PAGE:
Hoboken prepares for Hurricane Sandy, calls for volunteers
Hurricane Sandy could potentially reach Hudson County as early as Sunday. The mayor held a press conference Friday at City Hall to update the public on precautionary measures.
The city is calling for as many volunteers as possible as early as tomorrow to help get the word out and man call centers so that the police and fire departments can concentrate on emergency calls. Volunteers will be meeting Saturday at 221 Jackson St. at 11 a.m. and also Sunday at City Hall at 11 a.m.
The mayor said the city has been mobilizing their teams (parking, fire, police, etc) as well as directly coordinating with PSE&G, who have already been securing power lines.
At this time, the city is not calling for an evacuation, but residents in ground floor and basement apartments are encouraged to start thinking about where to go just in case. If need be, shelters will be set up at Wallace School and a back-up shelter will be at Hoboken High School.
The mayor urged the public to make plans to move their cars, as flooding is anticipated. Western Hoboken is traditionally known to be flood-prone. A flood pump is operational, but very heavy rain can still result in flooding. As a result, residents who park on-street are strongly urged to avoid flood-prone areas.
The mayor also encouraged the public to stay out of the flood waters, even after the storm, because the waters are not just rain water but also the result of a combined sewer system.
“We are taking this storm very seriously,” Mayor Zimmer said. “Obviously we are hoping for the best, but we are preparing for the worst.”
Barricades have been pre-positioned if needed to close off streets and “No Parking” signs posted in the most flood-prone areas. North Hudson Sewerage Authority has been clearing out catch basins.
Due to the possibility of very strong winds, residents and businesses are asked to bring in unsecured objects from patios and balconies and secure outdoor objects such as lawn furniture or garbage cans that could blow away and cause damage or injury.
FEMA advises residents to take the time now to put together a family emergency plan and emergency kit. Some of the items in a basic emergency kit include: one gallon of water per person per day, for drinking and sanitation; at least a three-day supply of non-perishable food; battery-powered radio and a NOAA Weather Radio; flashlight and extra batteries; and First Aid kit.
Residents who do not have a land line or have not received emergency notifications in the past are urged to sign up for the City’s Reverse 911 system by visiting www.hobokennj.org/emergency. Residents may also sign up for non-emergency related alerts at www.hobokennj.org/alerts.
‘Naked in F Sharp: An Un-dress Rehearsal’ musical is Sunday
“Naked in F Sharp: An Un-dress Rehearsal,” a musical comedy, will take place at the Hudson School, 601 Park Ave, Sunday Oct. 28 at 3 p.m. The musical features pianist Pamela Ross and cellist Adrian Daurov. Admission is free. After the performance, the audience is invited to participate in an informal conversation with the artists.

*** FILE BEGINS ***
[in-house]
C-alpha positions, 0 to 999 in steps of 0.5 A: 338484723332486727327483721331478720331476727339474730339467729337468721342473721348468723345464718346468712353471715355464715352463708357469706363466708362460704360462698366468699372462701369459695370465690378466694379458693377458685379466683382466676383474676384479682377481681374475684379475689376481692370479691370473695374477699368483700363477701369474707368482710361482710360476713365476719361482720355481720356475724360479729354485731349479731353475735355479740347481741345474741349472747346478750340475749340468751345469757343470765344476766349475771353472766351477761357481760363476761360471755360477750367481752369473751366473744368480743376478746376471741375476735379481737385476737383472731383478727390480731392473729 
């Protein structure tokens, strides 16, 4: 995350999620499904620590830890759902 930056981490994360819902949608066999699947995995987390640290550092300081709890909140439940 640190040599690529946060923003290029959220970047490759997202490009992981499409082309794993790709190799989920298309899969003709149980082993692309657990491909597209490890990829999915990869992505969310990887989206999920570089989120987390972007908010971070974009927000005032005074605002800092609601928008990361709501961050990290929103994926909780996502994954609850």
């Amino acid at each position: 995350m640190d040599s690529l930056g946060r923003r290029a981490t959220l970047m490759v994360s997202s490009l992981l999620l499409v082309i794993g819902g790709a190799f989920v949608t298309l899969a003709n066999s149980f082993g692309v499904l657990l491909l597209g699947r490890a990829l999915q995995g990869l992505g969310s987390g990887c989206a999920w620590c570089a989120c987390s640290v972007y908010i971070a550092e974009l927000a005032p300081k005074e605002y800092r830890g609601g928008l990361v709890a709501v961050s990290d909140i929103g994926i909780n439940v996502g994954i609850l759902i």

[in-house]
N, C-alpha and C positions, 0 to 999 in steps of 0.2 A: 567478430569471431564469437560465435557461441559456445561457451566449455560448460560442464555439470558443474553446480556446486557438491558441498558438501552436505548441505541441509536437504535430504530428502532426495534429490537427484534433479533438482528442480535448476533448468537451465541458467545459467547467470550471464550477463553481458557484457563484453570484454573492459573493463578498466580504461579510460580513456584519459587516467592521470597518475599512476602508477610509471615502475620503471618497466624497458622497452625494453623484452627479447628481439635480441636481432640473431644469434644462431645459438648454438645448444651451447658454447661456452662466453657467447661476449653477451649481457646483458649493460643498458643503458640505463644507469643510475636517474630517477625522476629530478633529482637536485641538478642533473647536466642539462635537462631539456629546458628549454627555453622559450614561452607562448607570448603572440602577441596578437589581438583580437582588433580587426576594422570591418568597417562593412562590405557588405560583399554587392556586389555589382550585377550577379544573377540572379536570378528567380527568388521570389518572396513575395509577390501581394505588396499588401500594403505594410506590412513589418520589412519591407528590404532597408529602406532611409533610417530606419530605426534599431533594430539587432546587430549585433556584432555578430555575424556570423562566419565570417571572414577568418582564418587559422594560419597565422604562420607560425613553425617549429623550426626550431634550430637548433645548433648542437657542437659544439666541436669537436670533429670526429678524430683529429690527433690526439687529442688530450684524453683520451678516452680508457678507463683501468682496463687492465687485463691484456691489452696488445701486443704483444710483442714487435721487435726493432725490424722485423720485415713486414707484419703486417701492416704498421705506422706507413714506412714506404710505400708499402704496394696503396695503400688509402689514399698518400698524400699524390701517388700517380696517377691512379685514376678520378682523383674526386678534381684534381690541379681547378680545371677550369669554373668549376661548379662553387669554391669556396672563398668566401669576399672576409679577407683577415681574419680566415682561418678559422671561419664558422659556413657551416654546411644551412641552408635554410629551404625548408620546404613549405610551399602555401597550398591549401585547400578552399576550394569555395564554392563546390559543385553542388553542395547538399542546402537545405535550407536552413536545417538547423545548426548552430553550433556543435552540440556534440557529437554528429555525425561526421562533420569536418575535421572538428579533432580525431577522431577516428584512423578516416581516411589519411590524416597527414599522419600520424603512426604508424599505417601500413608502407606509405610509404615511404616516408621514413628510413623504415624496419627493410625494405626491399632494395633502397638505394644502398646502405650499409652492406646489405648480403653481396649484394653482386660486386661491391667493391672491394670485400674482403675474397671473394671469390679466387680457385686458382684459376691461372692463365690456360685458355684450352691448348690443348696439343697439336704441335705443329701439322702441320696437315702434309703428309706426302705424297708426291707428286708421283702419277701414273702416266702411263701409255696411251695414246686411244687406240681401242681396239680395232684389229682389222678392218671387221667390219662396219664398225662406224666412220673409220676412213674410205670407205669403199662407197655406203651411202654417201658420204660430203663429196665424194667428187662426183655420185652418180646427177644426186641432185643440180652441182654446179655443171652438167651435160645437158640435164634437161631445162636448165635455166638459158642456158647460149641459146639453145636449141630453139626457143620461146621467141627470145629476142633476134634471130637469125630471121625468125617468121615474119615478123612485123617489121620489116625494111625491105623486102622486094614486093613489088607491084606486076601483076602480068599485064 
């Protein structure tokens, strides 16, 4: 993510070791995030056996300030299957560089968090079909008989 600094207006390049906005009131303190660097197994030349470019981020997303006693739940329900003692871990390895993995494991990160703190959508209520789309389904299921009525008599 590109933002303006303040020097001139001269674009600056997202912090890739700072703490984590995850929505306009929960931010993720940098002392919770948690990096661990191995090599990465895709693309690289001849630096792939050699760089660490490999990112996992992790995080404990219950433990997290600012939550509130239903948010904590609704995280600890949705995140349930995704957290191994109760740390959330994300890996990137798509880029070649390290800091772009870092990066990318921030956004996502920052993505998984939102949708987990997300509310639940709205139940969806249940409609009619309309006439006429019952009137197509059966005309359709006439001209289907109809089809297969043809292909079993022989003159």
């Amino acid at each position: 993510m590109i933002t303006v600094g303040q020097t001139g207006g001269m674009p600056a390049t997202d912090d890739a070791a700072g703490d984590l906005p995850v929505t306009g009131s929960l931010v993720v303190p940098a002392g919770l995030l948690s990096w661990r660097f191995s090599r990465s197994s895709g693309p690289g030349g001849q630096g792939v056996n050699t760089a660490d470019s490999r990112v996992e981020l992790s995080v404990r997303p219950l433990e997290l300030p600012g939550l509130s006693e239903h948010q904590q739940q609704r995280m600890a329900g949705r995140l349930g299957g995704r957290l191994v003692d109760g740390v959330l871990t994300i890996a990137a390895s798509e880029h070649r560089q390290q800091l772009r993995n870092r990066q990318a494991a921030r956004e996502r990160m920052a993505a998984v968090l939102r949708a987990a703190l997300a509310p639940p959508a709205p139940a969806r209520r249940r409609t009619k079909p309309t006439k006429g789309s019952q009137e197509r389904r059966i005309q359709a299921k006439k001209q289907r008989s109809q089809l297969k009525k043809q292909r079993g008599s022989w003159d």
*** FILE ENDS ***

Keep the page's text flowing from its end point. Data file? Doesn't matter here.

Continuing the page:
To reserve seats or for more info call Evelyn Bonilla (press and publicity) at (973) 943-7396.
Rebuild Hoboken Charter School benefit is Monday
A benefit and auction to rebuild Hoboken Charter School will take place Monday Oct. 29 from 7:30 to 10:30 p.m. at the W Hotel, 225 River Street. The event is $90 per person and a portion of the ticket and auction items are tax deductible. Tickets are available online at www.HCS-PA.org. Alcoholic beverages are courtesy of Sparrow Wine and Liquor Company.
New Jersey Transit not buying Union Dry Dock
Days after the Reporter ran a cover story about the proposal, NJ Transit said it will not buy the Union Dry Dock site, a more than 100 year old ship repair operation on the Hoboken waterfront.
Mayor Dawn Zimmer released a memo to the City Council about the issue last week, saying NJ Transit informed her of their change in plans earlier that day.
School board slate told to return money
The city ruled last week that campaign contributions by Councilwoman Beth Mason to Board of Education election ticket Move Forward, have to be returned within 30 days. City Clerk Jim Farina wrote to the treasurer of Friends of Beth Mason, saying that the $7,116 contribution from last month exceeded the municipal code limit of $500 from political action committees in local elections. The ordinance was passed in mid 2011, according to a statement from city attorney Mellissa Longo. Mason responded in a public letter saying, “The NJ Office of Legislative Services issued an opinion to the Mayor and City Council that this law violates our State Constitution and The Citizen’s Campaign, the state leader in promoting campaign finance reform, is also in agreement.”
Mason also said, “The governing body whish sets donation limits is the NJ Election Law Enforcement Commission and I am well within the legally permitted contribution amount.”
Large-scale marijuana investigation hearing set
Five defendants that have been indicted on a large-scale marijuana investigation, had their first pre-trial hearing Monday. The drug case began when more than 30 pounds of suspected marijuana was allegedly delivered to Nick’s Candy Store, 111 14th St., in April. This resulted in the arrest of two men, store owner Jigar Mujundar and Shyan Ganatra. The investigation later led to the discovery of more than 50 marijuana plants in Edison and the arrest of three more men on the lease of the residence: Keith Kinzler, Parker Feldman, and Justin DePaula. The five men are facing charges that carry up to 20 year prison sentences. Hudson County Assistant Prosecuter said Friday that there were no further developments in the case.